Creativity simplified with “iPhone photography” by Misho Baranovic

I am sure everybody already heard that iPhone is currently the most popular camera on Flickr. As Chase Jarvis said already in 2009, “the best camera it’s the one with you”, people all around the world are recording their lives spontaneously using their cell phones. Also many professional photographers added mobile phone cameras to their tool bags, usually as an after-hours toy or to sketch images and save creative ideas. There is, however, a group of people who mastered the use of iPhones and create their photography solely using this medium, using it for post-processing, too.

One of those people is Misho Barannovic, the author of recently released e-book by Digital Photography School titled “iPhone photography. How to shoot, edit and share great photographs.”. His photographs, taken with an iPhone, were printed in magazines and exhibited worldwide, proving that it is as much point-and-shoot for masses as well as a medium for serious art.

The 106 pages of “iPhone photography” feels like a missing manual to iPhone’s camera and apps expanding its capabilities. The e-book itself is divided into three parts, in turns discussing taking images, post-processing and sharing. To see in more details what you can find in the book take a look at the Table of Contents to the side (by clicking on the image you will see the larger version).

In the first part, author talks about taking images with an iPhone, either with build-in camera app as well as many available alternatives. Here you can find the tips on proper steady holding your iPhone. And learn that image is not taken when pressing the trigger, but by letting go of it! I also really liked how the apps are compared in tables, with main features and price, to help make informed choices. It is followed by step by step instructions how to use the few most popular ones.

The same systematic approach is taken towards the post-processing apps in the second part. After all, images taken in the spur of the moment should get processed right there, while the impression and mood are still fresh, to preserve it. Or change it completely… The more traditional post-processing apps, like Snapseed are discussed side by side with one-touch filter-based apps. Even more “advanced” techniques, like night photography, elaborate black and white conversion, creating HDR (High Dynamic Range)-type images or panoramas is covered. And on top of that, there is an app presented which adds text to your images.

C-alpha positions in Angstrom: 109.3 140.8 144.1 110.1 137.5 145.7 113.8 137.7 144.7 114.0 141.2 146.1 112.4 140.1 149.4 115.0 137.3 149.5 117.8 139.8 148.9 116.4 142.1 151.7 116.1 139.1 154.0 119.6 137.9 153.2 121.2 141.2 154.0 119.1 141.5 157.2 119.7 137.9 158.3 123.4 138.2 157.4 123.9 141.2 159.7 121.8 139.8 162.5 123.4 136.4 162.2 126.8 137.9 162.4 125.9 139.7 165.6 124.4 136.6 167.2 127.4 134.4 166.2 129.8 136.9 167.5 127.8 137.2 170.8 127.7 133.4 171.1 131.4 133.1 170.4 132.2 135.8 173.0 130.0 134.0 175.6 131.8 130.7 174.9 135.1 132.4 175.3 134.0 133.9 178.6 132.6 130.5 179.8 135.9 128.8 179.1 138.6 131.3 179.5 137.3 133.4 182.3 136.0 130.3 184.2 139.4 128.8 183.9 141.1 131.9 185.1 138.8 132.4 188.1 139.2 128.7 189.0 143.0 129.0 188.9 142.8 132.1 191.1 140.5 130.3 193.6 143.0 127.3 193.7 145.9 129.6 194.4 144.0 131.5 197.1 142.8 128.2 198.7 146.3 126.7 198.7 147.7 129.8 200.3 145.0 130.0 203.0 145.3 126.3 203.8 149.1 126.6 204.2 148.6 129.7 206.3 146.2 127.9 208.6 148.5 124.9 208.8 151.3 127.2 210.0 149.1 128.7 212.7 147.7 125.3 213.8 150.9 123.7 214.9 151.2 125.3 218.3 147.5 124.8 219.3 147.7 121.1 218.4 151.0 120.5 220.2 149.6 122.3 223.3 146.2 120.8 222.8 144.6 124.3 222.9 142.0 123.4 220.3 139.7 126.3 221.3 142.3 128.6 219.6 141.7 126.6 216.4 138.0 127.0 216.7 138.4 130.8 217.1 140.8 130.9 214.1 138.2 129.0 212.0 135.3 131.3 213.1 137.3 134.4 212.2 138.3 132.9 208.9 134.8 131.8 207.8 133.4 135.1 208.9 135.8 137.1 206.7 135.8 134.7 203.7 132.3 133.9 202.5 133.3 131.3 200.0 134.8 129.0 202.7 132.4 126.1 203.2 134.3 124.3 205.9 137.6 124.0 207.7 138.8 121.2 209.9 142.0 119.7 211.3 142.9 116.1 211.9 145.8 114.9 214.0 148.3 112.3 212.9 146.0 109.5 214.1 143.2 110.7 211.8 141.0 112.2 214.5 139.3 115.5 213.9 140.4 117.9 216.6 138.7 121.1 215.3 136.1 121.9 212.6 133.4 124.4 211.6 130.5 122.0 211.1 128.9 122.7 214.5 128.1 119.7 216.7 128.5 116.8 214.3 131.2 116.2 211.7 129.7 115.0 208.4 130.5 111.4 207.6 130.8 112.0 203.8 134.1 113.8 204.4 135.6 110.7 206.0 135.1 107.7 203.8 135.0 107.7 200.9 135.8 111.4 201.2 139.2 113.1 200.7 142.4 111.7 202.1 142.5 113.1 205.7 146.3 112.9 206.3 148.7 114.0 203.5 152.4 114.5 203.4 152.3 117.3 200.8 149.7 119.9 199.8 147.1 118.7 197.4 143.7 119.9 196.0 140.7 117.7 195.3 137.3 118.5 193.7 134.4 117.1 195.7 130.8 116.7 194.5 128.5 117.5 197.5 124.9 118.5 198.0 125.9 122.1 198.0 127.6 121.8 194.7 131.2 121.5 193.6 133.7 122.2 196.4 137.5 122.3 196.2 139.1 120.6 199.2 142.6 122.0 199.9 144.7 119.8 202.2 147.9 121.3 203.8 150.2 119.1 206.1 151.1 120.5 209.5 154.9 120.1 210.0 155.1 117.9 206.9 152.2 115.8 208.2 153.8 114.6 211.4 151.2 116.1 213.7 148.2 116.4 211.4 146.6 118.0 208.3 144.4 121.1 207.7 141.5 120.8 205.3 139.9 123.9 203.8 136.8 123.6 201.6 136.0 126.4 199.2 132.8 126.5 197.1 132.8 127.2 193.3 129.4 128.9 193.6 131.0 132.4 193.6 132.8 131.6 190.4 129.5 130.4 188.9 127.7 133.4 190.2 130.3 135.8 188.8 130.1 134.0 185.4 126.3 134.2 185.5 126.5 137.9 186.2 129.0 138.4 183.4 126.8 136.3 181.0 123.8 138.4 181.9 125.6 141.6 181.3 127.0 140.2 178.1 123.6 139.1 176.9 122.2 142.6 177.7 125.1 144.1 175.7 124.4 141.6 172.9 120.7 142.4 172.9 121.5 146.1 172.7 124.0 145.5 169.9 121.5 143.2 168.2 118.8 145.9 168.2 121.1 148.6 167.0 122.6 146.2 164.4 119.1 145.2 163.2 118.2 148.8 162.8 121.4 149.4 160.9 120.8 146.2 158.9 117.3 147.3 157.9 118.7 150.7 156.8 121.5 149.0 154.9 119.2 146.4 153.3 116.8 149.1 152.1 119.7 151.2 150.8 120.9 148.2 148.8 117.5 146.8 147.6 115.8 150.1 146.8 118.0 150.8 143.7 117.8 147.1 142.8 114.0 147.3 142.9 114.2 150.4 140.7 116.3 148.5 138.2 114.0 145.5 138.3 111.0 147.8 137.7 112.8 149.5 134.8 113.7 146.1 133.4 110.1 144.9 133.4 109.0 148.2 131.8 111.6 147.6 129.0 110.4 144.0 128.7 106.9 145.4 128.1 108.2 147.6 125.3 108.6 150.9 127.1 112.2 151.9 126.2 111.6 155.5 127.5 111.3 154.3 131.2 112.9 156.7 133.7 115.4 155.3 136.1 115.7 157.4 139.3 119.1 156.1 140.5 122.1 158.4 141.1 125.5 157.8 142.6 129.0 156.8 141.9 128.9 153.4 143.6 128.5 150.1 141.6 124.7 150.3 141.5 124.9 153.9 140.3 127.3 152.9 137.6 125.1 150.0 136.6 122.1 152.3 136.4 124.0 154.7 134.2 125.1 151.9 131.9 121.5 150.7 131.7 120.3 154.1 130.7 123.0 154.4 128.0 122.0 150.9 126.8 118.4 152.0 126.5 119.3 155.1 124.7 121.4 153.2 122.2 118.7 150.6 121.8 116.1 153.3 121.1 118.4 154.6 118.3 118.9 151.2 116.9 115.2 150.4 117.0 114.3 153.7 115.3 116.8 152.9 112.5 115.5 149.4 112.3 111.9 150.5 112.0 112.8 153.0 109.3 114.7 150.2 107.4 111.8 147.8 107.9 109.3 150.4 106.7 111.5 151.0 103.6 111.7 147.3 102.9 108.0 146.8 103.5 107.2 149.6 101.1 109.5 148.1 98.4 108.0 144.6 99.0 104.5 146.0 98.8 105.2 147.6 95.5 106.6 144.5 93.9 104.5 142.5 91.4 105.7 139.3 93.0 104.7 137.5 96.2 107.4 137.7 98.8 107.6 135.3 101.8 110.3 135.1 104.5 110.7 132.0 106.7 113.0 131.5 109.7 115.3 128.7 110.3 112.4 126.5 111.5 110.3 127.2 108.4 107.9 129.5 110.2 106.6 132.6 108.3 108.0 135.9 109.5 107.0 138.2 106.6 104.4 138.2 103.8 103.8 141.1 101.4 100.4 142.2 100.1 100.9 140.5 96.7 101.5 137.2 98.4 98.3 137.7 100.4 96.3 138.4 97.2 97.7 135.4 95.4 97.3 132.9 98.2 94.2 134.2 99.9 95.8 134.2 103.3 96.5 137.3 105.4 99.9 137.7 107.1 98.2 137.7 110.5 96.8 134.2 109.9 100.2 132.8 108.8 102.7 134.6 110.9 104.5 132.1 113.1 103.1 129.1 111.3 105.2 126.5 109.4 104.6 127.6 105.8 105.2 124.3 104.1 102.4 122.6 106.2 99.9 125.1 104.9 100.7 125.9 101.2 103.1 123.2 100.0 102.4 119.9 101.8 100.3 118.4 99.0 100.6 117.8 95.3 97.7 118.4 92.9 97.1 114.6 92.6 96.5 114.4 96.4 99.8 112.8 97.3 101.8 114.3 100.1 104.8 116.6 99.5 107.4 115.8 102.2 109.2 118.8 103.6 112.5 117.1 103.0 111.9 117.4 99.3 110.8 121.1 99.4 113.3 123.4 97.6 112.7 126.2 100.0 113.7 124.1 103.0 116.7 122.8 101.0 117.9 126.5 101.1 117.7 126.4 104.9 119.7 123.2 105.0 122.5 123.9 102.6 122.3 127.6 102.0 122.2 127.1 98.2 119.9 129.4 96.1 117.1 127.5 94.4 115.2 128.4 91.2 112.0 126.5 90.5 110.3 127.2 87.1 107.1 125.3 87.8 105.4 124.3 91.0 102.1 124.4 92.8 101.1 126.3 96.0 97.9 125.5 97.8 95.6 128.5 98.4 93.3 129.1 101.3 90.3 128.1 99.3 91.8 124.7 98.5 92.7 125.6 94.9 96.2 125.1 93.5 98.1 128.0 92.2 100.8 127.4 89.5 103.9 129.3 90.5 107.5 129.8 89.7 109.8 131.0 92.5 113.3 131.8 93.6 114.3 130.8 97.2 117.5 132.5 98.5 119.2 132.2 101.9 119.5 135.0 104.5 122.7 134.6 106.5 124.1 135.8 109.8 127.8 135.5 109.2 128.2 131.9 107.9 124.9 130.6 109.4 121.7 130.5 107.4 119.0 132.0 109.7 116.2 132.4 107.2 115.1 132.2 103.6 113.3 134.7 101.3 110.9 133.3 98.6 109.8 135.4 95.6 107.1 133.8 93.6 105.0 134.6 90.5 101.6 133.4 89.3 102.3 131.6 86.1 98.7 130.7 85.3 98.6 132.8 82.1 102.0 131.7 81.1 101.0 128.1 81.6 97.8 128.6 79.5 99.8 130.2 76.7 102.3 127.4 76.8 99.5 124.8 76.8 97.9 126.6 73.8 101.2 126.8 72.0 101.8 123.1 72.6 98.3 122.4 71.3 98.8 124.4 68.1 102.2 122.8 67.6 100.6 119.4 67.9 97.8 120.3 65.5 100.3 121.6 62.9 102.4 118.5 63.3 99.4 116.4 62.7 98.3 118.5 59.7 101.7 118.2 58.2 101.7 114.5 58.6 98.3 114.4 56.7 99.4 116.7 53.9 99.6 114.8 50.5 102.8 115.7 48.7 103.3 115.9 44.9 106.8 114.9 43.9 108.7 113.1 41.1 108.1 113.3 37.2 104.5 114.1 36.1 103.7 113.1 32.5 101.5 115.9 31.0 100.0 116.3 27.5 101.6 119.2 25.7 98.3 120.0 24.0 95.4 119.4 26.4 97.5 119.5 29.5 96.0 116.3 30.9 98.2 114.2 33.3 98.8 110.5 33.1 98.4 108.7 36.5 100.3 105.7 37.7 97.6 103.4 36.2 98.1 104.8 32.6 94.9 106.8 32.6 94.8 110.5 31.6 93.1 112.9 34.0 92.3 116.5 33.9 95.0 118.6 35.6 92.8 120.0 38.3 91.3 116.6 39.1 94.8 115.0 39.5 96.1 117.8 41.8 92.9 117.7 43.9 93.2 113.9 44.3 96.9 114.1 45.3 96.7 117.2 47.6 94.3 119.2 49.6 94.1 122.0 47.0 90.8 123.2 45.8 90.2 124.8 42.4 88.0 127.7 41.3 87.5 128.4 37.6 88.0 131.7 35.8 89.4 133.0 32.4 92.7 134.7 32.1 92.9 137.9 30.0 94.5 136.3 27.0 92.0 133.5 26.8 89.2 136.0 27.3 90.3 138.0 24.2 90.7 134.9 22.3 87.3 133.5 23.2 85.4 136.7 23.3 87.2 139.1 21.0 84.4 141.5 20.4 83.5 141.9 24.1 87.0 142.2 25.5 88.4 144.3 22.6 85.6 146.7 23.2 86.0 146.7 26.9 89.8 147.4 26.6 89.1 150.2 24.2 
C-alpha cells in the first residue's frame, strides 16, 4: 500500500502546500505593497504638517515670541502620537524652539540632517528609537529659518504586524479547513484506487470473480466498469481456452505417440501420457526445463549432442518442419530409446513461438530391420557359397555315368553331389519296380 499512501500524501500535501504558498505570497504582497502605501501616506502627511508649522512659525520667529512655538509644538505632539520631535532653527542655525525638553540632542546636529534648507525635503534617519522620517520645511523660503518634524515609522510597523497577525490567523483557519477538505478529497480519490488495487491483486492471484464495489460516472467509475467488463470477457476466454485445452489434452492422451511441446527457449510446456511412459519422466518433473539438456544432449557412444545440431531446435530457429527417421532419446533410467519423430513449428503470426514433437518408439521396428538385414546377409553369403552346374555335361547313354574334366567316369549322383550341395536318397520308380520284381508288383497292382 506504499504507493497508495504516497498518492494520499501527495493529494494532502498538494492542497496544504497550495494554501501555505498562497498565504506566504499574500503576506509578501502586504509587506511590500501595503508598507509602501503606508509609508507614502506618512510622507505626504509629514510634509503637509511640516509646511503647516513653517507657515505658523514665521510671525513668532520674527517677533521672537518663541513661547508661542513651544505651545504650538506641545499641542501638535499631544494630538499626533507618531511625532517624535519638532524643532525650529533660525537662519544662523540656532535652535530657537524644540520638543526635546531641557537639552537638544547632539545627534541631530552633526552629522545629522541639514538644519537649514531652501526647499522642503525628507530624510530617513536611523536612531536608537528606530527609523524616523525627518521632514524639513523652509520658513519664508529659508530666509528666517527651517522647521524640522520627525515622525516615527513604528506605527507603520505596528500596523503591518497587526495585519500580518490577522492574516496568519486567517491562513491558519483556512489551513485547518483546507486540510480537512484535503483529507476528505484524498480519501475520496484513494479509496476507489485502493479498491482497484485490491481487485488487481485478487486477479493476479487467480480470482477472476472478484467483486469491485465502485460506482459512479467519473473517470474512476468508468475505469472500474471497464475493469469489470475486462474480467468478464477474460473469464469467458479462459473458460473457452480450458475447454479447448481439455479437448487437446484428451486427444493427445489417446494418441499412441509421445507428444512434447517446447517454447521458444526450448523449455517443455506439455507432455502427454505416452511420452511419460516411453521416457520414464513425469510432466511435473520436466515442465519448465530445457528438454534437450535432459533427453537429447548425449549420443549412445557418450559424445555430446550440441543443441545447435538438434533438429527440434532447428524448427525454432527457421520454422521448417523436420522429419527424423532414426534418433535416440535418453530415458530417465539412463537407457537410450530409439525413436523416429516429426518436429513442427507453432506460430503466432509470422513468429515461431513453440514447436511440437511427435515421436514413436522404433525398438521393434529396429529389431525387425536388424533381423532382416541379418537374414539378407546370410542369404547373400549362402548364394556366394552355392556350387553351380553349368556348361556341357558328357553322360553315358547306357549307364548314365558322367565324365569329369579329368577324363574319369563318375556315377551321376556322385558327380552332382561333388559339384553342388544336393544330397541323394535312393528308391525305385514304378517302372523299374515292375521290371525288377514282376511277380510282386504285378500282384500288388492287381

The third part is devoted to sharing your images, both on-line and as hard-copies. There are suggestions for photo labs, or printing at home. But the most stress is put on on-line communities on photo- sharing sites, like Facebook or Instagram, and great projects which can come up from those interactions.

My favorite part of “iPhone photography” are interviews with eight photographers specializing in iPhone photography. Through short interviews, they share their tips and techniques, introduce additional apps I have never heard of, but most importantly- show how wide variety of subjects can be covered with an iPhone. There are photographers shooting street type of images, travel, portraits, even landscape. You can draw a lot of inspiration from them.

There is also a lot of resources provided in “iPhone photography”– links to variety of apps, tutorials, articles, videos etc. From page to page you can see a lot of blue from hyperlinks. If you start exploring them, you would never be able to finish reading the e-book! Luckily, they are all collected at the end, for easy reference.

What I find missing from the “iPhone photography” is extending the capabilities of the iPhone with accessories like lenses, tripods, or underwater casings, even it is just for fun. Also, the basics of photography like compositional rules or searching for the best light are not covered at all. It is as if the e-book was directed towards people having some experience with photography. It does not take away much from the e-book in my opinion, though. There is so much value here, and I learned a lot myself.

I have to admit that at the moments, I was following with amazement how many steps can come after the simple task of snapping the image with an iPhone before it ends up published on the net. It is like discovering the whole new world I did not new existed. I am sure it will be an eye-opener for many of you who have never tried using an iPhone for creating images. “iPhone photography” will help you quickly to get control over this simple camera and unleash creativity in totally different way then DSL would.

You can purchase instant download of pdf and epub versions (yes, both come at the price!) of “iPhone photography” at special, launch price of $14.99 for a limited time by clicking here. It is 25% off the regular prices, so don’t wait for too long!

Check also other great e-books fro Digital Photography School:
“Natural Light: Mastering a Photographer’s Most Powerful Tool” by Mitchell Kanashkevich
Captivating Color: a Guide to Dramatic Color Photography by Mitchell Kanashkevich
“The Art of Self Portraiture” by Anna Gay
“Going Pro: How to Make Money from Your Photography” by Kelly Kingman

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